In January Dr. Bill Peed, Director of the Global Ministries program at Kingswood, along with his wife Marilee, took a team of nine students to Guatemala to serve a week with Impacto Ministries of The Wesleyan Church. From their ministry base located on the shore of Lake Atitlan, the largest lake in Central America, the team travelled up the mountains each day to serve in neighbouring towns.
After settling in at the ministry centre, Kingswood students brought school supplies to Happy Tummies, an after school lunch and tutoring program for school-age children who have little to eat at home and do poorly in school. For some, the five lunches that are served during the week at Happy Tummies are the only meals they get until the following week. Providing food, vitamins, and individual tutoring have helped the forty children currently in the program to feel better and excel in school.
“While we were at Happy Tummies, the pastor shared that nearly 100% of the children come from abusive homes. Hearing this news broke me inside as I grew up in a similar situation,” said Sara Lynn Whynott. “Knowing that they are being hurt and realizing that there wasn’t anything I could do to change that was hard for me. But in that moment I realized that I didn’t come to change their situations. I came to show them God’s love.”
The Kingswood team also assisted with a ministry to “abuelitas” or grandmothers, those who are neglected because they no longer can contribute to the economics of the family unit. In addition to serving them breakfast, students shared a Bible lesson and sang songs with them. Since it is important to provide activities for their minds and hands, the students brought supplies for each of the grandmothers to complete a small weaving project. By taking care of their nutritional needs and keeping them active, the abuelitas program helps relieve the financial stress of the families of these elderly women.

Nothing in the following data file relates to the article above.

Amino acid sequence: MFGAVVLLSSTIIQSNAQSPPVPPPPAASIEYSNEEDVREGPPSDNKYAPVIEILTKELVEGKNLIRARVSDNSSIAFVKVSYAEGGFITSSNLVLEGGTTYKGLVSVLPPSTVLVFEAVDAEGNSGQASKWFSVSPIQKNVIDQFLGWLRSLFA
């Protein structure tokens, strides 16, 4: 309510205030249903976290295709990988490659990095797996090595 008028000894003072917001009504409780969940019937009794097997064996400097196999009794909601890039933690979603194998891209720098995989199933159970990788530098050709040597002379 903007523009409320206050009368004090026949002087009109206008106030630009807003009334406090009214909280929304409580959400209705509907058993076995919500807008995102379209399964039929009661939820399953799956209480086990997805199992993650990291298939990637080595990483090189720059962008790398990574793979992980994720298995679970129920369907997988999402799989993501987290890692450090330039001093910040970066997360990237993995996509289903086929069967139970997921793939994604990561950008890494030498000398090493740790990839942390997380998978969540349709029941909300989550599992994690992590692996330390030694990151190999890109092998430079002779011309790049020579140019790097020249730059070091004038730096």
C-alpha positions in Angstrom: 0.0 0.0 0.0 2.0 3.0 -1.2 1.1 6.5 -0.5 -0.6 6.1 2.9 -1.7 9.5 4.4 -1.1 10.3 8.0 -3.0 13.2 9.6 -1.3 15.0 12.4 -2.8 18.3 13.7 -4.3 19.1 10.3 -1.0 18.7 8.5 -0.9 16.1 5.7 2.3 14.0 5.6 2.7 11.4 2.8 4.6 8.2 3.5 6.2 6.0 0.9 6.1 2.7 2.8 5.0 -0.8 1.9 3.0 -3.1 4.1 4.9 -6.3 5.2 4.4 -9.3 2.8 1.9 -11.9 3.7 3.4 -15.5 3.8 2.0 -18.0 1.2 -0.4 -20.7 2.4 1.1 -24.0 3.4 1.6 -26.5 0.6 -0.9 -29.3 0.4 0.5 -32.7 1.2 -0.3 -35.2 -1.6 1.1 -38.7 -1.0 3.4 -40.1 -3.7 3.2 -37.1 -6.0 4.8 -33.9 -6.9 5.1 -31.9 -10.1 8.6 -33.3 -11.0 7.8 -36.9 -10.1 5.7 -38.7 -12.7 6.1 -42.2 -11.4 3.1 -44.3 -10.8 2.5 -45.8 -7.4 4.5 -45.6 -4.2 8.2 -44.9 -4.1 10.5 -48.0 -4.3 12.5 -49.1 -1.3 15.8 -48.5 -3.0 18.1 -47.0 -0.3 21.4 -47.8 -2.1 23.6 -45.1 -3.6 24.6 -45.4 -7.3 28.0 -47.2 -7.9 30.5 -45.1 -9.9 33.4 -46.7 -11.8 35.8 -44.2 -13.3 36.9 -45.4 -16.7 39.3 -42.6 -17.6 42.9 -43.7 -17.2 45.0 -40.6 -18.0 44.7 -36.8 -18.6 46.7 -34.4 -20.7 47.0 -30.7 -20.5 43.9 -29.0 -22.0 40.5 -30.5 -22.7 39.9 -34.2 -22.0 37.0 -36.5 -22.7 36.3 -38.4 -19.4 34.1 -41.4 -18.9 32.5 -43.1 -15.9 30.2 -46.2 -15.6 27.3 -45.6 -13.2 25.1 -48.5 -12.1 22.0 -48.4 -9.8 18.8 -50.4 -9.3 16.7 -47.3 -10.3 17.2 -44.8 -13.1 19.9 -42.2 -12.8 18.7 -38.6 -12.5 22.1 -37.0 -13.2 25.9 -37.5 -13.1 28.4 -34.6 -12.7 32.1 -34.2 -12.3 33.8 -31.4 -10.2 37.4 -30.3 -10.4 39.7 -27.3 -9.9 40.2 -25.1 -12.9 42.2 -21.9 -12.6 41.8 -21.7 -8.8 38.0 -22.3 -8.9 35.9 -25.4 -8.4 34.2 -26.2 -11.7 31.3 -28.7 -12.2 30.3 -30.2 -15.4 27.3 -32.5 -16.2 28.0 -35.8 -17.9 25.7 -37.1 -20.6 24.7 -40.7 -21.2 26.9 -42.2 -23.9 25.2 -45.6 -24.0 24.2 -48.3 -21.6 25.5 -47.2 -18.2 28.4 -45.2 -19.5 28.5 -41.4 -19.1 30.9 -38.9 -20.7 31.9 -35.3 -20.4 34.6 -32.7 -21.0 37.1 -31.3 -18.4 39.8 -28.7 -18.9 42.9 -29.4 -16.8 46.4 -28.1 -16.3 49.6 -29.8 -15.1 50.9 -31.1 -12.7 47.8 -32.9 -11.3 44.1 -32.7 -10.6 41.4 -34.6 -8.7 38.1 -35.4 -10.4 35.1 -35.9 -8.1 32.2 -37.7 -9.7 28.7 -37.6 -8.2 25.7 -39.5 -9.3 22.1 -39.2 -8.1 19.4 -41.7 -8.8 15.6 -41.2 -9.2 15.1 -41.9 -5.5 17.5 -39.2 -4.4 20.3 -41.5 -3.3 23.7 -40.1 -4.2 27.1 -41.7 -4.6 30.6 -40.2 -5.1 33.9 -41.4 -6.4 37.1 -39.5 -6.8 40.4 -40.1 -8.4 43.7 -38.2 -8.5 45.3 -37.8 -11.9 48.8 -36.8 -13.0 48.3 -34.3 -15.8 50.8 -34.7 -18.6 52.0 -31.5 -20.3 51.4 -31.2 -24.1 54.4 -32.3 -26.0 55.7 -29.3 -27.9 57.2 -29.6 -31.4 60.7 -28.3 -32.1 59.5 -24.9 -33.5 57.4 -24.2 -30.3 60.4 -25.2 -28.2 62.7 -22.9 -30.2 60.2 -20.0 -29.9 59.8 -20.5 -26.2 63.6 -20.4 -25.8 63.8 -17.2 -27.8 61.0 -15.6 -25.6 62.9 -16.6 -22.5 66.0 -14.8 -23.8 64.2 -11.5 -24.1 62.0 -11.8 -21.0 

“I’ve never had much of an opportunity to share my own story with people, even in Canada, so sharing a message about abiding in the vine (John 15) to the abuelitas was a newer experience for me,” said first-year student Julia Mullin. “I felt like I would need to adjust my own story to make it applicable to the lives of the Guatemalan people; however, sharing from my own life, although different from what they know, was a powerful tool in our ministry. God can speak through my life to His people no matter where I am in the world.”
During the rest of week the Kingswood team held youth seminars in various villages. In addition to Bible lessons and testimonies, students played games with teens and provided them a lunch that included meat, which was a special treat.
“One day our team traveled to a small village in the mountains, where I became friends with two young girls, Matea and Manuela,” shared Elizabeth Ebling. “After spending time with them, I began to notice that both of these girls most likely had lice, and Manuela’s hands and arms were covered in warts and blood, but they hugged me and grabbed my hands.”
“While initially my selfish instinct was to be hesitant, I knew that Christ would not be,” continued Elizabeth.” Love would not deny these children the affection they longed to give and receive – even if the risk would be something as small as ending up with a scalp full of bugs and hands covered in warts. For the sake of sharing Christ’s love, the risk was worth it.”
“While I was serving, God gave me confirmation that serving in Guatemala is part of my future,” said Adrienne Sanford. “And, getting to see the beauty and ministry going on through Impacto has inspired me to serve in my daily life, wherever that may be.
To see more of KU’s ministry in Guatemala, see video.